This week I read a brilliant essay in the New Yorker. Written by one of their copy-editors, it is mainly about commas. It was a beautifully crafted, excellently punctuated piece, documenting how Mary Norris fell into a job at one of the most prestigious magazines in the world, and it resonated with me.
This is possibly because I harbour strong affection for the humble comma and the wonders it can do for a sentence. Use them wisely, and not only do they lend clarity to your writing, but they give your work rhythm and, occasionally, a distinctive sense of being yours – only you use them the way you do. Whenever I take up an editor-like role, I am vaguely exasperated by the perfusion of comma-less sub-clauses and find myself muttering darkly about matters of syntax to whomever is unfortunate enough to be in the vicinity. The entire meaning of a paragraph can, I assure you, rest on a well placed comma.
It is possible that I am a little zealous in my comma usage. Sometimes I do have to take out a ‘, and’ and just put a full stop, which I find a little sad. To me, the comma is the best punctuation mark. So imagine by joy at finding an entire essay dedicated to the little squiggle.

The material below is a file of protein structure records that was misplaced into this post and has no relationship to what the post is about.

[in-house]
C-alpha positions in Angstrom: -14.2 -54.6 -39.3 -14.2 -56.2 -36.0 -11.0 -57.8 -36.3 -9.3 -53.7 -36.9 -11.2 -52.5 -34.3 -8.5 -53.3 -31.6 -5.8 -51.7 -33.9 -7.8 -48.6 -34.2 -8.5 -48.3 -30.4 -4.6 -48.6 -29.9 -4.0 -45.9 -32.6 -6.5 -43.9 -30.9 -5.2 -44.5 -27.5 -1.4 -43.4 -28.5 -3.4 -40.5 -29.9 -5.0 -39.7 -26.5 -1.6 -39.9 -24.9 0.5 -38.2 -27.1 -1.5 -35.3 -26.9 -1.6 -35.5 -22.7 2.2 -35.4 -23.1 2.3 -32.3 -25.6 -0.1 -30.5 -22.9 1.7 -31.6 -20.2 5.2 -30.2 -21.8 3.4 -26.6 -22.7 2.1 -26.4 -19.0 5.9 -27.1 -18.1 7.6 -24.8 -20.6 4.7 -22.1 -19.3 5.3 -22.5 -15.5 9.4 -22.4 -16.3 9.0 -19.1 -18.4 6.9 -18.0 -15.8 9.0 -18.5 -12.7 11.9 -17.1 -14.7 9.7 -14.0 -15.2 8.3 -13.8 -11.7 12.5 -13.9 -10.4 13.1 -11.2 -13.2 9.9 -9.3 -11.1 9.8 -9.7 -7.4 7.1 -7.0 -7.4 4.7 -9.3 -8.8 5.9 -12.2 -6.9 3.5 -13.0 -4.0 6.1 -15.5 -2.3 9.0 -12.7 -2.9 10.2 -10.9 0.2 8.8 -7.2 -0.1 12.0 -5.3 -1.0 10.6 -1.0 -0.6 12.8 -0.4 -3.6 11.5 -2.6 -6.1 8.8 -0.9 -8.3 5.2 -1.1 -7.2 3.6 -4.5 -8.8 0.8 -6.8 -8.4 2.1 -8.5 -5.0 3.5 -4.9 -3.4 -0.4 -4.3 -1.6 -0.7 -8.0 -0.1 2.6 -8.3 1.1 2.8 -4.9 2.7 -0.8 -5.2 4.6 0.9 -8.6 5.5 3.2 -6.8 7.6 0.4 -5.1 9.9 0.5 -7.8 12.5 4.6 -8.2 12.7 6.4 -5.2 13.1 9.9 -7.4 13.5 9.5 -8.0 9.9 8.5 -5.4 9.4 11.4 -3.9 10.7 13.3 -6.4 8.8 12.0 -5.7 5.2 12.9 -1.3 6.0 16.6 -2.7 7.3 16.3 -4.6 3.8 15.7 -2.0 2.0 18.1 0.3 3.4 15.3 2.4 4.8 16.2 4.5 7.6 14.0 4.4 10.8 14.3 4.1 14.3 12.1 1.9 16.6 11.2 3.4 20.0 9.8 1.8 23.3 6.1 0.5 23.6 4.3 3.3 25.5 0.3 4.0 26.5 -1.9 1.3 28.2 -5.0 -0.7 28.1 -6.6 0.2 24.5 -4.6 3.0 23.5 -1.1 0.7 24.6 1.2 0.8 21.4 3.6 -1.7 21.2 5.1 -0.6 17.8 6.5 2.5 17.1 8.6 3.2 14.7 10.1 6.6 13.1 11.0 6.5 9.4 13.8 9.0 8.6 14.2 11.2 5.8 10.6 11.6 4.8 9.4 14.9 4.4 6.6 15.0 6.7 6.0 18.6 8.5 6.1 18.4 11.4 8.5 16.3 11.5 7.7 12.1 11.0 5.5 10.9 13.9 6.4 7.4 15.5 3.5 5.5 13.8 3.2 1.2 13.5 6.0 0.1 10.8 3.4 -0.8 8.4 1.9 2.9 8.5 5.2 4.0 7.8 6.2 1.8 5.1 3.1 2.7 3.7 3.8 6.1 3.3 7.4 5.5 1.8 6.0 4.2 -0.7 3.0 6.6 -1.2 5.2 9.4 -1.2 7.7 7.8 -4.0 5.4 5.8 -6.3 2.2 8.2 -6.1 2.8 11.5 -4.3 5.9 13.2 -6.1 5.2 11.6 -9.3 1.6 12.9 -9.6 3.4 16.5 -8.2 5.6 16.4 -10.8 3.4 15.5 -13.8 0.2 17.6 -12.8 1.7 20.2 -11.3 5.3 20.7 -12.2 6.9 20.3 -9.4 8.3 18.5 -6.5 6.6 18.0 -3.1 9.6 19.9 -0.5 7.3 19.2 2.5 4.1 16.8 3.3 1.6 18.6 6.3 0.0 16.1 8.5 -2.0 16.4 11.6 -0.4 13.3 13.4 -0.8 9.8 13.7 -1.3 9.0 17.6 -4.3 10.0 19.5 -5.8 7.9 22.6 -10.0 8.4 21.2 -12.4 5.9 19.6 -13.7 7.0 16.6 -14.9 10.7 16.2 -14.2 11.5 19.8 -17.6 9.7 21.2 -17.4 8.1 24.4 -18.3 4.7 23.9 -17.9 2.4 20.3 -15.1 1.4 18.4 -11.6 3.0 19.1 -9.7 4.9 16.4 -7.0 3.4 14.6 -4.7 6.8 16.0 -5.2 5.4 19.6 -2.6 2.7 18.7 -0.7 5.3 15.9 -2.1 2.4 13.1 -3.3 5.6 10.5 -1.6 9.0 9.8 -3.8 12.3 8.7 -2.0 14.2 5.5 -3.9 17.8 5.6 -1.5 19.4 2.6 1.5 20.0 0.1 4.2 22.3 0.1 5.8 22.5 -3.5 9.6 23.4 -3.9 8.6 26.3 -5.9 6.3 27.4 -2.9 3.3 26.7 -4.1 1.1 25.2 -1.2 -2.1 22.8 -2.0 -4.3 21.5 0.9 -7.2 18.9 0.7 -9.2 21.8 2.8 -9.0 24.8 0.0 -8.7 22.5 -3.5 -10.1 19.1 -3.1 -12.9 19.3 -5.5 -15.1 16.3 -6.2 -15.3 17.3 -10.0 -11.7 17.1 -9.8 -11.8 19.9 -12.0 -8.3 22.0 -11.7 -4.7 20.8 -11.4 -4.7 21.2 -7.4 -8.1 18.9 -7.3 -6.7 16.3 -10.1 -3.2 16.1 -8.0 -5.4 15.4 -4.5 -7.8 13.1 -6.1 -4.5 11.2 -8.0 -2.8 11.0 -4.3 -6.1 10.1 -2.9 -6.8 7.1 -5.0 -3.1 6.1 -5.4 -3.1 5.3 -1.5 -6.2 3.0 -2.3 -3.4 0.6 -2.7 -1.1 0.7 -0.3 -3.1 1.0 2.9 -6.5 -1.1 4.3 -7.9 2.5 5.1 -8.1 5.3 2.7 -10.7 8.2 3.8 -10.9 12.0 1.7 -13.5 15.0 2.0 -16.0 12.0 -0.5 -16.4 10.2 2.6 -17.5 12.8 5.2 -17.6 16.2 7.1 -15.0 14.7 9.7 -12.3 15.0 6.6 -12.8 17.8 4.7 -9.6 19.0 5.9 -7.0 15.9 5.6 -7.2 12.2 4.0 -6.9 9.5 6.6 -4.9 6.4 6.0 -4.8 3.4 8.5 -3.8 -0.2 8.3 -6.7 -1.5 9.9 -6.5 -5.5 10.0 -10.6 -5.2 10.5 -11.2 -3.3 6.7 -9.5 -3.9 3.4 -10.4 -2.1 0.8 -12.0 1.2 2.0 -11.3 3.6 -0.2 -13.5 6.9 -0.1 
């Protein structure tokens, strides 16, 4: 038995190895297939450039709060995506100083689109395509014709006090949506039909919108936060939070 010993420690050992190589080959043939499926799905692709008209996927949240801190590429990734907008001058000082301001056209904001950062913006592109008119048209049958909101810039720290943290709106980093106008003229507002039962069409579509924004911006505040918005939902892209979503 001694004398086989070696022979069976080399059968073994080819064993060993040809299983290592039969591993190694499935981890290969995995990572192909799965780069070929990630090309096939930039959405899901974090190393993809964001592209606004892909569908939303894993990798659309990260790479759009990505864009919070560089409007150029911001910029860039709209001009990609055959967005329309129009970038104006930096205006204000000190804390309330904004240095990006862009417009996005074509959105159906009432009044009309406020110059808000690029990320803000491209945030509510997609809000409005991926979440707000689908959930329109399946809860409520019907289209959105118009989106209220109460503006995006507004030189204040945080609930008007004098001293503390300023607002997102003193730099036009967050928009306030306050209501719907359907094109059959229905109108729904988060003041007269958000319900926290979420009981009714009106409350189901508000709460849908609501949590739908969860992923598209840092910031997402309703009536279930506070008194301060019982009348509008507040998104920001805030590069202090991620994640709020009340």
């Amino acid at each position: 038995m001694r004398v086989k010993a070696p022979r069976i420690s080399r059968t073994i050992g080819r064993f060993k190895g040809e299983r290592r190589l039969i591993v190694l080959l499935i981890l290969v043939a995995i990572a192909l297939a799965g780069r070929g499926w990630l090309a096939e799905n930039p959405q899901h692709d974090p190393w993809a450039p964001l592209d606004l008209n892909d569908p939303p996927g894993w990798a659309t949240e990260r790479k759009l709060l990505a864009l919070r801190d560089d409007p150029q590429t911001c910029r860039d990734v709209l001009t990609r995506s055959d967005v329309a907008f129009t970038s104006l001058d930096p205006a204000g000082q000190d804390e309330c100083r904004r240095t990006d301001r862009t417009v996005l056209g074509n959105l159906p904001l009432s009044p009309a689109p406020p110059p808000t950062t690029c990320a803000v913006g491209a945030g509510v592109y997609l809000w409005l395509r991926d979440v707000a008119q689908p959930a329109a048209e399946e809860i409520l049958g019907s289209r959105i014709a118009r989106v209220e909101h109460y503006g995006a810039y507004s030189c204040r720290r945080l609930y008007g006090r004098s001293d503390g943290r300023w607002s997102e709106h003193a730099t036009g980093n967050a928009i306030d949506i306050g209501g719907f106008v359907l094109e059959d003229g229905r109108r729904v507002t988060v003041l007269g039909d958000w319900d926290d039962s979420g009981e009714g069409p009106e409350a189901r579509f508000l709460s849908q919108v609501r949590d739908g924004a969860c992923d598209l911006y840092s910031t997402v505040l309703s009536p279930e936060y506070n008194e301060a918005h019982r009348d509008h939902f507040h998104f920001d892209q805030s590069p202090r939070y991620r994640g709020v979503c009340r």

But, of course, that’s not what really excited me about this wonderful piece. Really, it was seeing that someone could care so much about the writing process and the way that words work. Sometimes, when I am really into a piece, I am so concentrated on the idea that I only pay cursory attention to how I am portraying it – luckily for me, good prose tends to flow naturally, so I can get away with it. But during a recent idea drought, I took solace in the act of finding the best way to construct a sentence and ignoring everything else. In doing so, I came up with the title for this piece. But until I read Norris’s essay, I couldn’t get it off the ground.
Words are powerful. With the right phrase you can stoke a passion, kindle a political movement or fire the imagination. Not many other things can claim to do that. In fact, exquisite phrases, having stopped your skim reading mid-line, can stay in your memory for ever. Ever wondered why so many people can quote the last sentence of The Great Gatsby? In those few lines, Fitzgerald summed up so much of the human experience.
“So we beat on, boats against the current, borne back ceaselessly into the past.”
My bout of struggling to write worried me deeply. But now, with the ability to draft blog posts in my head as I get dressed in the morning reassuringly restored, I am left more conscious of how I am expressing myself. My fingers hover over the keyboard as I decide on the passive or active, a simile or a metaphor and, yes, whether I really need another comma. As Fitzgerald undoubtedly knew when he compared all our lives to boats, it is the nuts and bolts of writing that hold a piece together and, sometimes, allow it to fly.